If you own a bar, a restaurant, a bowling alley, a golf course, or even a grocery store in Ohio, there’s still time to apply for a sports betting license and be ready for the state’s Jan. 1 launch date.
On Wednesday afternoon, the Ohio Casino Control Commission (OCCC) said it was encouraging so-called “Type C” hosts to apply for licenses. “Type C” is one of three classes of sports betting in Ohio and is reserved for lottery retailers with certain liquor licenses to host kiosks in their establishments.
Previously, the OCCC set a Monday deadline for entities interested in hosting kiosks to apply and be guaranteed to launch on Jan. 1 if approved. But Wednesday’s memo indicated there was still time, for now, since the requirements for kiosk hosts were far less cumbersome than other sports betting licenses.
As such, the Commission anticipates being able to continue to process and license Type-C sports gaming hosts who missed the application window ahead of the universal start date,” the commission said in an email. “This does not mean that hosts can wait and apply at any time but does mean that hosts that apply within the next few weeks are still likely to receive consideration in time to launch sports gaming on January 1.”
According to Ohio’s eLicense portal, 727 applications for hosting sports betting kiosks have been received, although two have been withdrawn. Of the 725, 200 applicants have received “conditional” approval.
To qualify, lottery retailers must be in good standing with the Ohio Lottery Commission. They must also be for-profit ventures and hold a D-1, D-2, or D-5 liquor license.
While the lottery recommends applicants, the OCCC still has the final say on approving the license.
Companies that have applied to host sports betting kiosks include a couple of major supermarket chains. Kroger, which is headquartered in Cincinnati, has applied for licenses at 42 of its locations across the state. Giant Eagle has been prequalified for 63 of its Ohio stores, and Acme Fresh Market has been prequalified for nine of its locations.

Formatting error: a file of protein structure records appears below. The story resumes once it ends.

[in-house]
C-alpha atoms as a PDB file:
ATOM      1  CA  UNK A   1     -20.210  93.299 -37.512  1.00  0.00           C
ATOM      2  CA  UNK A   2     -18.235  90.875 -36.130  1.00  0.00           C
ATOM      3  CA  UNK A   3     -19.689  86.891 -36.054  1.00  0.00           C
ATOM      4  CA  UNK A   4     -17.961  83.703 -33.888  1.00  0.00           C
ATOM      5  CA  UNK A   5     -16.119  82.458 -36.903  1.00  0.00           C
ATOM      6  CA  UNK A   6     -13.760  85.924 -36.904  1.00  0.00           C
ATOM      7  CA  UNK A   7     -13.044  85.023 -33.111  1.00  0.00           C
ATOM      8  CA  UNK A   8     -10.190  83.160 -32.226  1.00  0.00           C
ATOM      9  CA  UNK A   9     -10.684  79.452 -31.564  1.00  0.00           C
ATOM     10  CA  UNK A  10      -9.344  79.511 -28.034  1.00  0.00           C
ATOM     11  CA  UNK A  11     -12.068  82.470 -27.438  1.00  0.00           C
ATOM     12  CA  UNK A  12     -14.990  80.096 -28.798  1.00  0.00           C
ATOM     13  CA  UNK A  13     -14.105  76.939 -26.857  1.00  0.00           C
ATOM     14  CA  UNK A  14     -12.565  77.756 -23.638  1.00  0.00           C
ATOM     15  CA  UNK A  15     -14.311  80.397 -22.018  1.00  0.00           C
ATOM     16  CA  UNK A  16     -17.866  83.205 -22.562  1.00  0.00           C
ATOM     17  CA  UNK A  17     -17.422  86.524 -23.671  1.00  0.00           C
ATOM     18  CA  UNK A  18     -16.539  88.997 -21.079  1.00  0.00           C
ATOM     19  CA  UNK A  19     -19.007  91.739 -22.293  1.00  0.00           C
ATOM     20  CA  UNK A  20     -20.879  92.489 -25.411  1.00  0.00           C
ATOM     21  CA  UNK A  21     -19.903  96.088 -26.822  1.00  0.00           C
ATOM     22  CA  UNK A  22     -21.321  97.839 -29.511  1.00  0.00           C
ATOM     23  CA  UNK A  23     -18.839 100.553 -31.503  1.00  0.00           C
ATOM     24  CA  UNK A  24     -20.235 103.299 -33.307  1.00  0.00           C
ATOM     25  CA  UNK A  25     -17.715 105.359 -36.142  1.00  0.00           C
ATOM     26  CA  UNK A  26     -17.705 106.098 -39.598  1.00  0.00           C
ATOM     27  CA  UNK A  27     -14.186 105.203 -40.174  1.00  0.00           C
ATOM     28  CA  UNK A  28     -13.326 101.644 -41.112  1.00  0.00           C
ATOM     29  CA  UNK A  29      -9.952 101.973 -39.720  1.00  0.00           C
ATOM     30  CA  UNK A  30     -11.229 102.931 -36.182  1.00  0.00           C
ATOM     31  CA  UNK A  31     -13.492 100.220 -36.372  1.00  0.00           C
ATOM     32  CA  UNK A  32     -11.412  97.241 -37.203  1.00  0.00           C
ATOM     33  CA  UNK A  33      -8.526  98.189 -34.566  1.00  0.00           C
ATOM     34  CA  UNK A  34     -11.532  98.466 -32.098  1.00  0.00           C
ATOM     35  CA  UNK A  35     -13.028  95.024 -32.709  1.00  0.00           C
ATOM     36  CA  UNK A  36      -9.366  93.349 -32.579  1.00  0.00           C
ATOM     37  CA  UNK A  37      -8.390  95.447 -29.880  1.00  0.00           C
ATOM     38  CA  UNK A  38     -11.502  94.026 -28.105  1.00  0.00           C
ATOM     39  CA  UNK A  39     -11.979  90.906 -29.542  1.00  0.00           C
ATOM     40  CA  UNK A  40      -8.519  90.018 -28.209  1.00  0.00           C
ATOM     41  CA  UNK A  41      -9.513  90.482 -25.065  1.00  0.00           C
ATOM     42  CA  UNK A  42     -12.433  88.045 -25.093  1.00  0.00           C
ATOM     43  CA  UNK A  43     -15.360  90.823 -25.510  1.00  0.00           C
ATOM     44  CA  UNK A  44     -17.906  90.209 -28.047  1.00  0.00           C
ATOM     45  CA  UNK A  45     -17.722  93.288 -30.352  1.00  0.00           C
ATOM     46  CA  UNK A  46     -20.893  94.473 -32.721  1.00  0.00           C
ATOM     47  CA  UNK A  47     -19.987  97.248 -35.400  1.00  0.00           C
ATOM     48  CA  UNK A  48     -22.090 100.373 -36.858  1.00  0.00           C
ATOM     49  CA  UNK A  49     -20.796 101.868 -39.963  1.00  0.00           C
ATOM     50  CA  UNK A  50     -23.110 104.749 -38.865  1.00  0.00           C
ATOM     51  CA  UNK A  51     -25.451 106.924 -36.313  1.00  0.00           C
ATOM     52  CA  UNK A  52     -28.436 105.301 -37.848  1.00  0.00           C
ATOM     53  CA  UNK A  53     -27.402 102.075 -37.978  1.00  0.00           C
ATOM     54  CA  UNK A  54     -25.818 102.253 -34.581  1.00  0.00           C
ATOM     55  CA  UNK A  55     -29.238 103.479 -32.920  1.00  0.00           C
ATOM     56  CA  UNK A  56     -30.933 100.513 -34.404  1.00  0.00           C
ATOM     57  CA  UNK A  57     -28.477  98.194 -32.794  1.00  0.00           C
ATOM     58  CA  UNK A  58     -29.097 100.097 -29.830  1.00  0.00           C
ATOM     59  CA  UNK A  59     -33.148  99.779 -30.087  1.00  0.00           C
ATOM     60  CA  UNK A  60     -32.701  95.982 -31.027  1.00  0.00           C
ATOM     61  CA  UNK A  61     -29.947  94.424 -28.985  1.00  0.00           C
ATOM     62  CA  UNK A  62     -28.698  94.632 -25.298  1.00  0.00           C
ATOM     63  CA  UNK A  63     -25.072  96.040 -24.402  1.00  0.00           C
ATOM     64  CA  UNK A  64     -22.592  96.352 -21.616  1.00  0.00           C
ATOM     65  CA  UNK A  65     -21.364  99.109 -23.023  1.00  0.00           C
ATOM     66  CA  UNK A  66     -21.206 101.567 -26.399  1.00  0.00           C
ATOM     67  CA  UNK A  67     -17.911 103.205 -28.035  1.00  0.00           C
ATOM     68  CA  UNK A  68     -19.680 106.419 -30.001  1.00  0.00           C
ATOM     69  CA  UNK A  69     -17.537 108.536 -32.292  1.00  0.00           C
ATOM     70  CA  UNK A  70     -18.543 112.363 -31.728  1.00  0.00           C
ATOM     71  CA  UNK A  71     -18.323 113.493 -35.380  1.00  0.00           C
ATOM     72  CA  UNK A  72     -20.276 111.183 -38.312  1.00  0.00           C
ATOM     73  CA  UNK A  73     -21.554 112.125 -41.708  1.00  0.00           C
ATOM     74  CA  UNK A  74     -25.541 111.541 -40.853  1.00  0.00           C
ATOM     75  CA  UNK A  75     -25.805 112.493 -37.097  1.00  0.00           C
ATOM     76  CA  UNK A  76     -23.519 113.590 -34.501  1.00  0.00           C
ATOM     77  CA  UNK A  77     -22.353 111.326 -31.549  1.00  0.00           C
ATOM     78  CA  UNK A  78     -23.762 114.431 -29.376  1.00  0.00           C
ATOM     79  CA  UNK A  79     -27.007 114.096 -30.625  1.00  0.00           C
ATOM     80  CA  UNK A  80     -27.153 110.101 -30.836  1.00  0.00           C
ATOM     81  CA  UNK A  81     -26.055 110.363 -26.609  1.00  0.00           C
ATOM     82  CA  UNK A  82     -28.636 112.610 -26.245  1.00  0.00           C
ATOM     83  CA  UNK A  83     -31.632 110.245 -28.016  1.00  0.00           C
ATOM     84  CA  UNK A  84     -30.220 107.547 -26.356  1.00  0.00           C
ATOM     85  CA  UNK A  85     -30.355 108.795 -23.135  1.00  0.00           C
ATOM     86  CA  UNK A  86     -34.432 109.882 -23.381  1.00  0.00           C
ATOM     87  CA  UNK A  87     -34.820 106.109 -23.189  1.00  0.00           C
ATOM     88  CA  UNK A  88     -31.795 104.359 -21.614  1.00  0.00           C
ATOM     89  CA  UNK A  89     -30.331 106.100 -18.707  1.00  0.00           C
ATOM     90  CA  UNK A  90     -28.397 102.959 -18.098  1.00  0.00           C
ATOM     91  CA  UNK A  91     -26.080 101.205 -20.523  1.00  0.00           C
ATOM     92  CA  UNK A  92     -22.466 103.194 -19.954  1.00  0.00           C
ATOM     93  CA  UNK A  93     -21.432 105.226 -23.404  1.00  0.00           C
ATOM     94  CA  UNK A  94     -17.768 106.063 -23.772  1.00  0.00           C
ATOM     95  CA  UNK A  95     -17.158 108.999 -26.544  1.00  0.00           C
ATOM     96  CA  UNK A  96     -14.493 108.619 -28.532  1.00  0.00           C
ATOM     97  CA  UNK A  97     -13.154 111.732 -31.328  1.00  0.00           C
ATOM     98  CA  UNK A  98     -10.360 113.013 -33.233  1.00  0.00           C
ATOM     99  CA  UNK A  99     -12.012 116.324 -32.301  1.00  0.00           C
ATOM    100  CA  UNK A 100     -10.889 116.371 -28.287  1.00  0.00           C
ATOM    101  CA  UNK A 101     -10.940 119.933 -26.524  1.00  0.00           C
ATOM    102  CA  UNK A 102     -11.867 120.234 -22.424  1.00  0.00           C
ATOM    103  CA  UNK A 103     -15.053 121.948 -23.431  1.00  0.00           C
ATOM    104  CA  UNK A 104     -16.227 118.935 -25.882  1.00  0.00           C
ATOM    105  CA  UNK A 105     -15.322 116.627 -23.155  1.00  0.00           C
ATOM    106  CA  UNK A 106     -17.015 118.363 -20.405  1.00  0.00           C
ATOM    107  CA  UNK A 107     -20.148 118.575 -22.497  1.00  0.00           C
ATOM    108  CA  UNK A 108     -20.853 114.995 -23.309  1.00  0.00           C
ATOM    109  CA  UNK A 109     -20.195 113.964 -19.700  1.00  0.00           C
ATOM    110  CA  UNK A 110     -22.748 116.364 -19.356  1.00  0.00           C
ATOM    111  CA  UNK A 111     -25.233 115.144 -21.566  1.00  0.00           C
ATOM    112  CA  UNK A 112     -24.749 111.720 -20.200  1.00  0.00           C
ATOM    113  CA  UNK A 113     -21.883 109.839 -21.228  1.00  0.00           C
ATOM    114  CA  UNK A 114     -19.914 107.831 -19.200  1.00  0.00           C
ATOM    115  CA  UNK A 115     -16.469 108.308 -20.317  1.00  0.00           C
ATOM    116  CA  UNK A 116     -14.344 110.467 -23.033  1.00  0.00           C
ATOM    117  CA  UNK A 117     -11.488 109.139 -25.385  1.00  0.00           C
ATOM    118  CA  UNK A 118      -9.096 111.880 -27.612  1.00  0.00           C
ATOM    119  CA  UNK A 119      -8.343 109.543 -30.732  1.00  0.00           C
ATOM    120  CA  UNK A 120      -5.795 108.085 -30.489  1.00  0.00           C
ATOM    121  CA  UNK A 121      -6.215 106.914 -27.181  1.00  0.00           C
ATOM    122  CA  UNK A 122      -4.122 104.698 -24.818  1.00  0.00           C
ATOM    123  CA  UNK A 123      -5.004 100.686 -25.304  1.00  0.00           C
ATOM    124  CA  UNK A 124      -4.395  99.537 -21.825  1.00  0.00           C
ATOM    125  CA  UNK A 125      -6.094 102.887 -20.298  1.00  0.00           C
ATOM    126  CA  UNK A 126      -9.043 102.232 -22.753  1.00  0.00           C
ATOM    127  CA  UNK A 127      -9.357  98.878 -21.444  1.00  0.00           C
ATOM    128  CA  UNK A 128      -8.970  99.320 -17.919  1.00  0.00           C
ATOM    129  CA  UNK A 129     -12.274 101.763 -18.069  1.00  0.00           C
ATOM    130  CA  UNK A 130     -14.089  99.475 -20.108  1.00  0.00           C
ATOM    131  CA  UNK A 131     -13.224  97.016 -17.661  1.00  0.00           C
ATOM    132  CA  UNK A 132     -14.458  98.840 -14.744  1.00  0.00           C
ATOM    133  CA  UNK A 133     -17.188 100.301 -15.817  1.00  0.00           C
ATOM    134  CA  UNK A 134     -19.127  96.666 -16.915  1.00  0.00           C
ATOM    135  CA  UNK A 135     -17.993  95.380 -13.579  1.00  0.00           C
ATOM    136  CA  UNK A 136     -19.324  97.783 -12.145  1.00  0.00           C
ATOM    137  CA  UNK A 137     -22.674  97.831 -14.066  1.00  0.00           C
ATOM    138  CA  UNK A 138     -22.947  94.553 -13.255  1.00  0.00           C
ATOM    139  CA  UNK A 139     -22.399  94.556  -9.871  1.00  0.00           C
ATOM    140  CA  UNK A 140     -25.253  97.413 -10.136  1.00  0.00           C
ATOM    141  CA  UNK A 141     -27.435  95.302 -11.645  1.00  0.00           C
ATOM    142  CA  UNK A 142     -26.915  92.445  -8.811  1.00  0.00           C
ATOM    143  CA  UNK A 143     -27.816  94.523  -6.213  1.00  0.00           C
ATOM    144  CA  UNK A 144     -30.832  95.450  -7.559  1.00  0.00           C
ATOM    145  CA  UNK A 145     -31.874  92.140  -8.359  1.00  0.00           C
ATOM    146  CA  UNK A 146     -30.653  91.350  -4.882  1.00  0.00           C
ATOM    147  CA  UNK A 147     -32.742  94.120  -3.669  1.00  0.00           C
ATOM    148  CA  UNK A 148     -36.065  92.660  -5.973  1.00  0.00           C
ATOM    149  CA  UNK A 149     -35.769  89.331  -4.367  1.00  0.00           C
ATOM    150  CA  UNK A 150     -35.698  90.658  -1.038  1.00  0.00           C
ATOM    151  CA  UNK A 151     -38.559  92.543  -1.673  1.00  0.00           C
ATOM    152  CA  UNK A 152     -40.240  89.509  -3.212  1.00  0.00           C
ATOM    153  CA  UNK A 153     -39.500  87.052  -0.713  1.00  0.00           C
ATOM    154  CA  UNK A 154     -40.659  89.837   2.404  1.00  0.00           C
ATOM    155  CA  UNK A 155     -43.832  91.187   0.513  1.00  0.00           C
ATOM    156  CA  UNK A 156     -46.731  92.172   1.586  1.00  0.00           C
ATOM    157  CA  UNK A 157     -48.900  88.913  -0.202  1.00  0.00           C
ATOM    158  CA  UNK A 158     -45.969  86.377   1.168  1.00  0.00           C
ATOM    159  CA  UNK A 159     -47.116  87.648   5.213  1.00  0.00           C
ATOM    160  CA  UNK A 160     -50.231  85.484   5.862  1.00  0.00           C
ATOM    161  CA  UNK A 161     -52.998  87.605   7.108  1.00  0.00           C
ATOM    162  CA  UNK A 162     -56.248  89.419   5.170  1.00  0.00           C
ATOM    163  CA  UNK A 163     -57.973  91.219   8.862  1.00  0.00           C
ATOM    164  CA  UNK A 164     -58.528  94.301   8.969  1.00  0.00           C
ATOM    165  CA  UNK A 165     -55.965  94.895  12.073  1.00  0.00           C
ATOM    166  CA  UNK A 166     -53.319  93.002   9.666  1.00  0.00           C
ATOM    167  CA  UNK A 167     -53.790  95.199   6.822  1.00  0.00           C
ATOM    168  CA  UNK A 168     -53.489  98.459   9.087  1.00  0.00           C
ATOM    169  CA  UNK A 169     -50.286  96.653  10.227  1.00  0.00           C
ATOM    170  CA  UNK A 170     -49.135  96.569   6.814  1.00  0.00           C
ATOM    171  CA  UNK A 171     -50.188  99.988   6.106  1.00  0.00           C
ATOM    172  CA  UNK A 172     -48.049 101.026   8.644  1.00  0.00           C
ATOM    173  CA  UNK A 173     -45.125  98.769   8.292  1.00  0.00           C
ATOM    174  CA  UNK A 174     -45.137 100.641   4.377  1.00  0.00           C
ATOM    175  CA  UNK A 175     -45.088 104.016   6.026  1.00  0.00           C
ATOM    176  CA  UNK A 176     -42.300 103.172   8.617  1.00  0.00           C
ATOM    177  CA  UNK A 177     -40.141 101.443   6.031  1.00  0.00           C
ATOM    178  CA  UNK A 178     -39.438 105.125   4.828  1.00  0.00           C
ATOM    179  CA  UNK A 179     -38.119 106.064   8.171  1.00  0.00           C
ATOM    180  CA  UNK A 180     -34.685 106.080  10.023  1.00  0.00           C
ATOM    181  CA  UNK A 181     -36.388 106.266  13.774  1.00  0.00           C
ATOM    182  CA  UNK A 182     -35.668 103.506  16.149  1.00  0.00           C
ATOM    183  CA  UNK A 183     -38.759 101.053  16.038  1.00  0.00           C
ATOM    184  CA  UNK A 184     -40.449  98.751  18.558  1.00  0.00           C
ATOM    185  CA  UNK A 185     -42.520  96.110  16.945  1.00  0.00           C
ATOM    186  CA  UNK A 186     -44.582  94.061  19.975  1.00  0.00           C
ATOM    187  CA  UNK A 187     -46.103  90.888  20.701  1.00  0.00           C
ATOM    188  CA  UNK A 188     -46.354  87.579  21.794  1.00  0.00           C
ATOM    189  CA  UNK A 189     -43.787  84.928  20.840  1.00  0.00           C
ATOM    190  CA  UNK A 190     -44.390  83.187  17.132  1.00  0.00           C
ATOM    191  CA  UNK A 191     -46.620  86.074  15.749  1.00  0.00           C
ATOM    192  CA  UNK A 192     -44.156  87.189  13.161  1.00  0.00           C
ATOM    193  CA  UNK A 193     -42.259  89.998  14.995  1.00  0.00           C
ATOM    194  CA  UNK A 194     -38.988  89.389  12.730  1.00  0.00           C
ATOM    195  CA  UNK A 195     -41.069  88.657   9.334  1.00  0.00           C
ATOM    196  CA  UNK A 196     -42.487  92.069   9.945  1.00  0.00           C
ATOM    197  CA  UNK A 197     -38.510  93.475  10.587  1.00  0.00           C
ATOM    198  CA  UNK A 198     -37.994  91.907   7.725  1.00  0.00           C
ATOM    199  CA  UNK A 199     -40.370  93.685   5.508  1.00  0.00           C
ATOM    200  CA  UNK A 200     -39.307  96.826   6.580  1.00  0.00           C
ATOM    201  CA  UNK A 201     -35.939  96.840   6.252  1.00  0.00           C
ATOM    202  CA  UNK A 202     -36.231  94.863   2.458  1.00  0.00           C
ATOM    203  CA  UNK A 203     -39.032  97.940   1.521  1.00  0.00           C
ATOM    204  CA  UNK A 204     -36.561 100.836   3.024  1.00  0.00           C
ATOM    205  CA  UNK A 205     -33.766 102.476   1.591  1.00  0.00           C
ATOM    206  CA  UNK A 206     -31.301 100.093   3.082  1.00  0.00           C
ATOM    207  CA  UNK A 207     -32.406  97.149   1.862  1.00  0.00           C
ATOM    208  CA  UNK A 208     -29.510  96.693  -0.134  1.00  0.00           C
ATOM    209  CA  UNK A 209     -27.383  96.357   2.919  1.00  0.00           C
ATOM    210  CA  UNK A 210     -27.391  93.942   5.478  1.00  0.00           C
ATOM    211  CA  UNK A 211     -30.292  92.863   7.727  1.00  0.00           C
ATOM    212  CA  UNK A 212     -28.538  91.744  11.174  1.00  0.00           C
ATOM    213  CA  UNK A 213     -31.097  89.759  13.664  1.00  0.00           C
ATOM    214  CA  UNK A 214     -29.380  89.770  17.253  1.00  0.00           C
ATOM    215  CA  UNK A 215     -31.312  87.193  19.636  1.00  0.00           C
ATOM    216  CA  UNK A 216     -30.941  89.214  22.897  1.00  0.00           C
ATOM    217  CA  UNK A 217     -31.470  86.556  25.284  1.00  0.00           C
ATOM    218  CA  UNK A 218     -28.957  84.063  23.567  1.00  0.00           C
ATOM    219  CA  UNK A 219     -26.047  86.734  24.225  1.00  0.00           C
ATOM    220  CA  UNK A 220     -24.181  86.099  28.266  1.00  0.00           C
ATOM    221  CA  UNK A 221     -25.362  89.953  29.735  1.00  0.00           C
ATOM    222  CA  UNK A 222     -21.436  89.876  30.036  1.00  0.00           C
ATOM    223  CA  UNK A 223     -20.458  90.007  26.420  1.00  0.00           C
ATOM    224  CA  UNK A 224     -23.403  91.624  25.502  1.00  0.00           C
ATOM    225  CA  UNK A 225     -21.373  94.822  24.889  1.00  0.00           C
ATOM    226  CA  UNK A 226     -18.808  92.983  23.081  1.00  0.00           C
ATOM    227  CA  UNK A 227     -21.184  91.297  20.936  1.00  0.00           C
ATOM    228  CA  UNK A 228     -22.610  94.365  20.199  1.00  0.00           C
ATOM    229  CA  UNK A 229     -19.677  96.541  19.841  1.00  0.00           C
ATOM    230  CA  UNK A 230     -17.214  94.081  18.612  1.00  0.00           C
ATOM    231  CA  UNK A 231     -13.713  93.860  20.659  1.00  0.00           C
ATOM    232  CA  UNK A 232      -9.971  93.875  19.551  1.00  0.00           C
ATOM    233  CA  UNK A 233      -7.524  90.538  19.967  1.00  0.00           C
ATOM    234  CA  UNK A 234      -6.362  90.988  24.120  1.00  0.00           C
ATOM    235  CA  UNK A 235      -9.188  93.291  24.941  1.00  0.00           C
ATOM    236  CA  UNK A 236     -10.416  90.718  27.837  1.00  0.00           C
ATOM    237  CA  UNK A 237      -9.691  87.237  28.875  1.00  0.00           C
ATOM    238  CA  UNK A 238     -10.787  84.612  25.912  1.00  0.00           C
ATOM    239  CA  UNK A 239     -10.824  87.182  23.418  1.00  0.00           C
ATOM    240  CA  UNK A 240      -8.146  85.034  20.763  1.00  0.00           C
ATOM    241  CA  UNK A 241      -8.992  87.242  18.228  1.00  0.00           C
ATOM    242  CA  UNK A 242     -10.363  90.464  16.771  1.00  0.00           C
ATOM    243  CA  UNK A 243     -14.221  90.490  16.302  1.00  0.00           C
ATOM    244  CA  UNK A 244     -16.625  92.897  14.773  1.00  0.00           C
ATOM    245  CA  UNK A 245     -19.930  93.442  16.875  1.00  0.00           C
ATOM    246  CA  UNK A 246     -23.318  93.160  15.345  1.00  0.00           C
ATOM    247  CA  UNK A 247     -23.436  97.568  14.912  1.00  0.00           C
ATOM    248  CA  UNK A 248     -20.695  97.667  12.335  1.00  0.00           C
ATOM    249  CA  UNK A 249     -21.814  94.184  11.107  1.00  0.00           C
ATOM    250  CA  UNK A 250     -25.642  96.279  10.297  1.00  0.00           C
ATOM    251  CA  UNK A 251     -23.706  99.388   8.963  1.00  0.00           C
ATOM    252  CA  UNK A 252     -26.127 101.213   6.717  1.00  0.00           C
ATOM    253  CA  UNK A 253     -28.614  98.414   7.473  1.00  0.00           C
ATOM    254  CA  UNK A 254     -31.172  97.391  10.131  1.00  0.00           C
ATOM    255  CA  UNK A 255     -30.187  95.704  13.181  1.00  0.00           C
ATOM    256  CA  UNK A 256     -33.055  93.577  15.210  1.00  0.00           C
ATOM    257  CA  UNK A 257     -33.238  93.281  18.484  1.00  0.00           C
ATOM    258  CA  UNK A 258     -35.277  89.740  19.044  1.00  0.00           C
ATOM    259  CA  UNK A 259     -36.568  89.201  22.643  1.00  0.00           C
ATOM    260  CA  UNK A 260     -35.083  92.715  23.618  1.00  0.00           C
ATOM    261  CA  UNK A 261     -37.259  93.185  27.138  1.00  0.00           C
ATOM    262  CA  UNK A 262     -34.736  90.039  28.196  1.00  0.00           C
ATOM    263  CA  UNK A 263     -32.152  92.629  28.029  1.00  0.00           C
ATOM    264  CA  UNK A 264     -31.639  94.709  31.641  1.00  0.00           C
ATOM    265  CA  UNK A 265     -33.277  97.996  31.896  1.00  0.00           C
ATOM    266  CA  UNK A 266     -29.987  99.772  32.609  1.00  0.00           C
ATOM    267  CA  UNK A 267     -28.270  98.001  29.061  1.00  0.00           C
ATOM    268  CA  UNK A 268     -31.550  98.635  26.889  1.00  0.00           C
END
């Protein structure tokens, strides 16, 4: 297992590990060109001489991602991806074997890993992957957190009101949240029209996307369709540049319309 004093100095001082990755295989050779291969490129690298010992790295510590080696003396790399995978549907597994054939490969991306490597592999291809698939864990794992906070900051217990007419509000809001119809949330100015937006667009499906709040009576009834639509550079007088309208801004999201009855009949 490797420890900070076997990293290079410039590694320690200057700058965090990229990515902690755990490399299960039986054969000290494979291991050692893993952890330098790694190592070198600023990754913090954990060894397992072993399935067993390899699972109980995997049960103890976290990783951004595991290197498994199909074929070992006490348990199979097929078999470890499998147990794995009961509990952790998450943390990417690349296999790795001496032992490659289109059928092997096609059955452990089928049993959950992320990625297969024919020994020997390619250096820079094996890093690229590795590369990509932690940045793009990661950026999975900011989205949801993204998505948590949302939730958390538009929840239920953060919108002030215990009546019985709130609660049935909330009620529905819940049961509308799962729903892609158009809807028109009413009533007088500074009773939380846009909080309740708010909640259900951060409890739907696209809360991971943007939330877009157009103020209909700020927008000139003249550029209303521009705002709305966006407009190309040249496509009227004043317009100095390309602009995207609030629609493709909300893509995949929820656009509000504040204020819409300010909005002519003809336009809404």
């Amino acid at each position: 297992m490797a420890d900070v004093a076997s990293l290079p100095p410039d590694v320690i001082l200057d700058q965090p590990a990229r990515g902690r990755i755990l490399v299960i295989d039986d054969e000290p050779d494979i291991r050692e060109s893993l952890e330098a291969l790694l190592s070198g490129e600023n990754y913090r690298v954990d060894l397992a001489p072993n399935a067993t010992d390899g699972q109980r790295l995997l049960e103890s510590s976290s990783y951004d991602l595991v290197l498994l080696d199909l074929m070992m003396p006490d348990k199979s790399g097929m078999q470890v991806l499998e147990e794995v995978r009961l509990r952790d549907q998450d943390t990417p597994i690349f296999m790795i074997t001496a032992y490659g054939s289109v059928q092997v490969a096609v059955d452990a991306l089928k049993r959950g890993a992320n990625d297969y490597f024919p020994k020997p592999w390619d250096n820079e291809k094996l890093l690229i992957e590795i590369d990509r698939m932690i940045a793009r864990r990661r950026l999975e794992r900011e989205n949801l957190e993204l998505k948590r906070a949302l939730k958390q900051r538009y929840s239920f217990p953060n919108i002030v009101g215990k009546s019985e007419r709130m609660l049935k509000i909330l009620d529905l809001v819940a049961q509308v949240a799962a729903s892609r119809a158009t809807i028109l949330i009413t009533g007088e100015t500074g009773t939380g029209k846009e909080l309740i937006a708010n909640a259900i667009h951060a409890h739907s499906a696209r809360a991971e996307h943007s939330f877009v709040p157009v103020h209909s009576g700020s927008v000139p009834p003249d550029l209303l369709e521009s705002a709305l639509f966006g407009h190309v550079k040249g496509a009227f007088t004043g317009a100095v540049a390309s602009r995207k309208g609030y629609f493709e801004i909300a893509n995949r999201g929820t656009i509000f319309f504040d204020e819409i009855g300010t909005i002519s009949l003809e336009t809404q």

Betting Options Limited at Kiosks
Besides kiosks, Ohio also will allow online sports betting (“Type A”) and retail sportsbooks (“Type B”) to operate in the state. The kiosks, though, will operate a little differently than the other types of wagering platforms.
For instance, sports betting kiosks will be limited in the wagering opportunities it can offer. Bettors can only gamble on point spreads, moneyline, and totals (aka over/under). Parlays are available, but those are also capped to no more than four legs.
Bettors at kiosks will also be limited to wagering no more than $700 in any given week.
Other Sports Betting Options in Ohio
While the OCCC has extended the application window for kiosk hosts, the window has closed for other sports betting license applicants – at least in terms of being able to launch on Jan. 1 if they’re approved.
Most of those applications were due on July 15, and those applicants still have deadlines to meet in order to stay on track for the universal launch date.
In the same notice Wednesday, the OCCC stated that Type A and B applicants needed to submit responsible gaming plans, required procedures, house rules, facility plans, geolocation processes, and equipment test reports by Nov. 2.
Ohio’s sports betting law allows for up to 25 online sports betting operators and 40 retail sportsbooks.
The state’s casinos, racinos, and major professional sports teams have been given preference for proprietor licenses that let them partner with a sports betting operator. However, other entities have applied for licenses as well, including SPIRE Institute and Phantom Fireworks.
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